Ethanol is a renewable fuel made from various plant materials, which collectively are called “biomass.” Ethanol contains the same chemical compound (C2H5OH) found in alcoholic beverages. Nearly half of U.S. gasoline contains ethanol in a low level blend to oxygenate the fuel and reduce air pollution. Ethanol is also increasingly available in E85, an alternative fuel that can be used in flexible fuel vehicles. Studies have estimated that ethanol and other biofuels could replace 30% or more of U.S. gasoline demand by 2030.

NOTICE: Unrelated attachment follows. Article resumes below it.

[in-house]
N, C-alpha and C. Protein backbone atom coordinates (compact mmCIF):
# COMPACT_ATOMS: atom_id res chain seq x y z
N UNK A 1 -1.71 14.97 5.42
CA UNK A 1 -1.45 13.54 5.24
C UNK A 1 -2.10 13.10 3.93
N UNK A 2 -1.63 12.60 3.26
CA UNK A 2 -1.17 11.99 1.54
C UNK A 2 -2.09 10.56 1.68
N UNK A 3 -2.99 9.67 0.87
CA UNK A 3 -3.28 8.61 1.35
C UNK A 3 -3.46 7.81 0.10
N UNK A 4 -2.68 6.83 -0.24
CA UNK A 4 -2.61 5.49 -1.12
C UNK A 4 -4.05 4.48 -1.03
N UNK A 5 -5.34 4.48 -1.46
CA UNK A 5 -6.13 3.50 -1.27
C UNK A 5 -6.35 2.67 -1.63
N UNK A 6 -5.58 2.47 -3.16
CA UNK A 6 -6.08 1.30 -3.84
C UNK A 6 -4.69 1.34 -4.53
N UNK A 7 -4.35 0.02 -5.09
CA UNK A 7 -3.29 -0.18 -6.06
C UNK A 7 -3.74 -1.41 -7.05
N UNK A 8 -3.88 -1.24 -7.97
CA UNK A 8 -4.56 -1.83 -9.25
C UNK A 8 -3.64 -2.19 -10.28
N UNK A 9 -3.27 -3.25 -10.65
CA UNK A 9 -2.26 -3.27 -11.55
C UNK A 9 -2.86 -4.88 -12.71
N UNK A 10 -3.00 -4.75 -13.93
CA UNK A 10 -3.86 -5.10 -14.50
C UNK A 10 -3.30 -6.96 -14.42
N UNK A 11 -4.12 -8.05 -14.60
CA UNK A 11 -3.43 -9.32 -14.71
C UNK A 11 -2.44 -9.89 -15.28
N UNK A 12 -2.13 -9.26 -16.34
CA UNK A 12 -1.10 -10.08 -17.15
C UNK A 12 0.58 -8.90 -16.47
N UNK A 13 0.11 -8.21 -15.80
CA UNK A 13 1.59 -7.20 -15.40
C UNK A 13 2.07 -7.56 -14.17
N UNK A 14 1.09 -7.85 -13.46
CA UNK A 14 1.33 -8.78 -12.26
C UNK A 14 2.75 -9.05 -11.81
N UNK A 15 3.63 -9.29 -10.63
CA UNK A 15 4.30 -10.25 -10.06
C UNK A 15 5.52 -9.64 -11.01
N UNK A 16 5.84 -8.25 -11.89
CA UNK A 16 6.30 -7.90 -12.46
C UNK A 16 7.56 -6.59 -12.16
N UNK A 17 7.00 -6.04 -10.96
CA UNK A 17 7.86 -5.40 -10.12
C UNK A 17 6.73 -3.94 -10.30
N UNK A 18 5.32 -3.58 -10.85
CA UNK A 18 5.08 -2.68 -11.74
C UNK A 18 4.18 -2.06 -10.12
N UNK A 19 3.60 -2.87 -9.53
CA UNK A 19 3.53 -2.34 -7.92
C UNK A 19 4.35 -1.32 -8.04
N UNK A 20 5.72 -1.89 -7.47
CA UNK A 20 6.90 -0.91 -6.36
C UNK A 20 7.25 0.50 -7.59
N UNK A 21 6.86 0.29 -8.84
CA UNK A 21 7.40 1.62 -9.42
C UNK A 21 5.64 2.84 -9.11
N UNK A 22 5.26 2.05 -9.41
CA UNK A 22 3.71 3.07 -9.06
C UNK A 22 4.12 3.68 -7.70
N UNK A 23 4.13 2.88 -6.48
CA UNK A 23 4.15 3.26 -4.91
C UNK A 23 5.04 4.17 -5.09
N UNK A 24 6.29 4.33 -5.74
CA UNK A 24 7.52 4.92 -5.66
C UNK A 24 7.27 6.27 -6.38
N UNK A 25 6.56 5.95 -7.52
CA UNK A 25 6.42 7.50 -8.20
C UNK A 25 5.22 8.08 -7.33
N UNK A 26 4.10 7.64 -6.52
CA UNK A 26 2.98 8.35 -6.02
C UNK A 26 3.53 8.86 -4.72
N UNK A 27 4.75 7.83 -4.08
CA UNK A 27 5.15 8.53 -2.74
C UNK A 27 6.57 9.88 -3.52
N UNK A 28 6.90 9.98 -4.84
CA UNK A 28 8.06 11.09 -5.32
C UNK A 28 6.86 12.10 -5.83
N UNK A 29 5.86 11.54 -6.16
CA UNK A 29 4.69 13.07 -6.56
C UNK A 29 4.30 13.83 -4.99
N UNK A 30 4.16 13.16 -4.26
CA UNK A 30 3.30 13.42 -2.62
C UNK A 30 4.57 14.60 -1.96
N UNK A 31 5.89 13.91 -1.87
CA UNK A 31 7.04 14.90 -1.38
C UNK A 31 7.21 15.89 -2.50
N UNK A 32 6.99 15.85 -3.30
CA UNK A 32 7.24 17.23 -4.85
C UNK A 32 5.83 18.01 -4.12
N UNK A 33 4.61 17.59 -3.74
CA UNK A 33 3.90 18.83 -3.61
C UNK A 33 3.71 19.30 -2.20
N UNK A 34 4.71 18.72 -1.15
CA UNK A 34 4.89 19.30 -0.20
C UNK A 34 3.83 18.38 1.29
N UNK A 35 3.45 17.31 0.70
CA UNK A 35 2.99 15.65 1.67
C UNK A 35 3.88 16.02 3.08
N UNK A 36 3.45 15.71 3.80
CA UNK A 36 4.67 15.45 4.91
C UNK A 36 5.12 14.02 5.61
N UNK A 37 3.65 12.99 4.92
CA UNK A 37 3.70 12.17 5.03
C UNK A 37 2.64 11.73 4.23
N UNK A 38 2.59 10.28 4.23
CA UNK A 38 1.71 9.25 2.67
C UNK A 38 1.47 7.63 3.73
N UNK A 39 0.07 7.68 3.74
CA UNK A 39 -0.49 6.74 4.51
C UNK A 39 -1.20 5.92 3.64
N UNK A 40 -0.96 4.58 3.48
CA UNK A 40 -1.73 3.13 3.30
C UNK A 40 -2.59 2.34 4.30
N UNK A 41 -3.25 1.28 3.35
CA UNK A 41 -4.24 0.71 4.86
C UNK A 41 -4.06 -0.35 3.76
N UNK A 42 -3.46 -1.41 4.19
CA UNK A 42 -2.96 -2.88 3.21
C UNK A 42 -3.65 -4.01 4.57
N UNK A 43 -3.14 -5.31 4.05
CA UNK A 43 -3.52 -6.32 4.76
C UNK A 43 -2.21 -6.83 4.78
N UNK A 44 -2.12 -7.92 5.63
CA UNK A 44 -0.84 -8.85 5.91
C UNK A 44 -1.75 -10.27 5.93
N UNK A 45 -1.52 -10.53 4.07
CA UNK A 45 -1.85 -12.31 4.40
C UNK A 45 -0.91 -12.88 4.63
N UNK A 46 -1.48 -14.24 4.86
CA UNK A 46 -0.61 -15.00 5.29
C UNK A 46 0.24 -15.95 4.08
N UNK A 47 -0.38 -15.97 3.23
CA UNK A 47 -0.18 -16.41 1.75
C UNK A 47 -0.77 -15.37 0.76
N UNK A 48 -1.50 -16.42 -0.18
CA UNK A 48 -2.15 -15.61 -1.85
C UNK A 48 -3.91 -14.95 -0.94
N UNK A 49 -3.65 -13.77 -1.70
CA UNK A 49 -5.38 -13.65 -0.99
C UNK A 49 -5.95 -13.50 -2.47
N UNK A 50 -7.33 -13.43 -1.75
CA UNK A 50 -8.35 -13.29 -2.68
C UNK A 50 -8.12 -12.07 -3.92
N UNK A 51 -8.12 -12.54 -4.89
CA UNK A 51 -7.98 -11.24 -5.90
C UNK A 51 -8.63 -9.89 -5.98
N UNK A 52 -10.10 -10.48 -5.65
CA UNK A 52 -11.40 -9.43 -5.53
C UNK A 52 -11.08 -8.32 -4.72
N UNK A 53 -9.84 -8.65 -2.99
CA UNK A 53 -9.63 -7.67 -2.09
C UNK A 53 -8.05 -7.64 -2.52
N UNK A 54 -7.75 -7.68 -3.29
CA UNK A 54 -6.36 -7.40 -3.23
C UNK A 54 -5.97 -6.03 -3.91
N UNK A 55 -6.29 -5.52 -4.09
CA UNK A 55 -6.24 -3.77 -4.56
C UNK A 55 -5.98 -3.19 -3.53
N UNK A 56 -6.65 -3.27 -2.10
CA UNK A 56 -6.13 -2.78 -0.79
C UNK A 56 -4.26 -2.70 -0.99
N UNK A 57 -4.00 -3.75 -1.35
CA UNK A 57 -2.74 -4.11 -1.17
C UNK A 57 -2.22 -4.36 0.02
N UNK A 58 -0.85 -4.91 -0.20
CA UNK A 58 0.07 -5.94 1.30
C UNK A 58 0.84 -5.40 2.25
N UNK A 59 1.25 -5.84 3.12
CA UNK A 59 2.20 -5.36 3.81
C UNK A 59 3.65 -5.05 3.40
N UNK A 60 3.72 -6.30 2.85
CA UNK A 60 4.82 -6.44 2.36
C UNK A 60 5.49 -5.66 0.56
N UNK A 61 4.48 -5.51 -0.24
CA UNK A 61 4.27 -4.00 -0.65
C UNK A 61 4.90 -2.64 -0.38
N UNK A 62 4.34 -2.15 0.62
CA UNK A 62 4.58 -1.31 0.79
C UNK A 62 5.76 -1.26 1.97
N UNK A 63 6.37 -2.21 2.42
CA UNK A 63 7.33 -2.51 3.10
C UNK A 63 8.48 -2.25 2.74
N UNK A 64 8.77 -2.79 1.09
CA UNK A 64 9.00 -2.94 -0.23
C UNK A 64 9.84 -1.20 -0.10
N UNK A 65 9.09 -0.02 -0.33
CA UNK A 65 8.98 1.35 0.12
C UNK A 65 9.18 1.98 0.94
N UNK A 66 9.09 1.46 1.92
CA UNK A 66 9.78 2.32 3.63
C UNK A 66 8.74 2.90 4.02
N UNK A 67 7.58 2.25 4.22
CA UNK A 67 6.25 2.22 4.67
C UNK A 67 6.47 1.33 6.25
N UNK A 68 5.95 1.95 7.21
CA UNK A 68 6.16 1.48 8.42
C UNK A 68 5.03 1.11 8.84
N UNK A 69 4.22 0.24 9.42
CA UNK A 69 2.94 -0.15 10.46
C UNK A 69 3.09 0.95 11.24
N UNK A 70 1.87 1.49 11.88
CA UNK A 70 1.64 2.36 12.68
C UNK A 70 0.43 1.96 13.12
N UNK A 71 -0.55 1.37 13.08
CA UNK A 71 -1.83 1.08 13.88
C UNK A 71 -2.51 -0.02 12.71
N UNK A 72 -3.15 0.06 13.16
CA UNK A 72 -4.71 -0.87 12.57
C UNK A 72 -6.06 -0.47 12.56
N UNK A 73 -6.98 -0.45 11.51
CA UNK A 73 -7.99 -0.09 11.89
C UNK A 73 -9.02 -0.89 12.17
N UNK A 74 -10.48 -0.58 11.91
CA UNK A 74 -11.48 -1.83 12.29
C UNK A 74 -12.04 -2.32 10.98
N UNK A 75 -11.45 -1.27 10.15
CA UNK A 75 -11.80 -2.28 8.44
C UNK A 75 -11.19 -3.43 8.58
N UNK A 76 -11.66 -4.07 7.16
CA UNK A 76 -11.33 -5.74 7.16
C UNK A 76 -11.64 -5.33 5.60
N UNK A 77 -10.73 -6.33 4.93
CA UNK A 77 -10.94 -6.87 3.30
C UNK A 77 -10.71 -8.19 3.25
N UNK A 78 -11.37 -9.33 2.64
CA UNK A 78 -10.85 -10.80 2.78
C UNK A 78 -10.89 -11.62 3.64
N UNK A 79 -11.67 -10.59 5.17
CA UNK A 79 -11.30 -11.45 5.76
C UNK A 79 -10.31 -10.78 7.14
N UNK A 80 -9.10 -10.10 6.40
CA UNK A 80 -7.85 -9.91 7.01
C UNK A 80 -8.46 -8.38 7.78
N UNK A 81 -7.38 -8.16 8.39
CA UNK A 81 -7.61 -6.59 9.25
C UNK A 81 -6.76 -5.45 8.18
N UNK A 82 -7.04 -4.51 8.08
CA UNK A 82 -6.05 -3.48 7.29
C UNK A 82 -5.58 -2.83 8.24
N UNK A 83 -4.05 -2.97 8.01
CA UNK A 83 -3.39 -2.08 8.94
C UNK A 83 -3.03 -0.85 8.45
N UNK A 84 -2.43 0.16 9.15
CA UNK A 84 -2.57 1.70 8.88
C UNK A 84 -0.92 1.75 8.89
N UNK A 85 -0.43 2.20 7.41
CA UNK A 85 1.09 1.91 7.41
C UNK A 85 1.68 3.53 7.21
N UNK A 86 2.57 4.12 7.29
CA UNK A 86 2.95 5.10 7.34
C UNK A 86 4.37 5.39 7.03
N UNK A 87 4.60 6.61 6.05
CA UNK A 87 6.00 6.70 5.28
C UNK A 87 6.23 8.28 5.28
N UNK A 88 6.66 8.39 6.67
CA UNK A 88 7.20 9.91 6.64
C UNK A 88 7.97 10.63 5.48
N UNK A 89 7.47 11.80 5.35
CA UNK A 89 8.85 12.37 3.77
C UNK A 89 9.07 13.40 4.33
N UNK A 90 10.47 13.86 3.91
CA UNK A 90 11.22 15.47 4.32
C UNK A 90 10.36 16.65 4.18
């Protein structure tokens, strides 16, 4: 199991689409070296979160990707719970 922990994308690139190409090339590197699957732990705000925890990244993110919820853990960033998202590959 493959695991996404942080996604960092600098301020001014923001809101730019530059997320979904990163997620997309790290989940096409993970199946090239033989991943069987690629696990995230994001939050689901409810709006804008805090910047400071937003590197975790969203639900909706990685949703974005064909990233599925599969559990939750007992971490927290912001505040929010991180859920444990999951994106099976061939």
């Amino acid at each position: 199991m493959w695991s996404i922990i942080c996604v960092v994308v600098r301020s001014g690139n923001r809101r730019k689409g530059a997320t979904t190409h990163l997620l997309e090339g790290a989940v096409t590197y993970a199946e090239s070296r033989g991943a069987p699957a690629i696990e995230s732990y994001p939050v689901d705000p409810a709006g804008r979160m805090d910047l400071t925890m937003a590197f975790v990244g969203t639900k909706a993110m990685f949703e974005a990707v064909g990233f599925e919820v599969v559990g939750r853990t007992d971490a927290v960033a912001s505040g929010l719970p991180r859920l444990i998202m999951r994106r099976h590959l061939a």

Ethanol is a natural, non-toxic alcohol that burns clean and reduces greenhouse emissions by as much as 59 percent. It’s made in America, in rural farming areas all across the country. Ethanol is made from crops and other plant material grown right here in the U.S. Most is currently made from field corn, but new technologies are allowing ethanol to be made from other materials such as switchgrass, wood chips and agricultural waste. Standard corn ethanol uses the starch in the corn kernel – the rest of the proteins and nutrients are saved and used as a valuable livestock feed called distillers grains.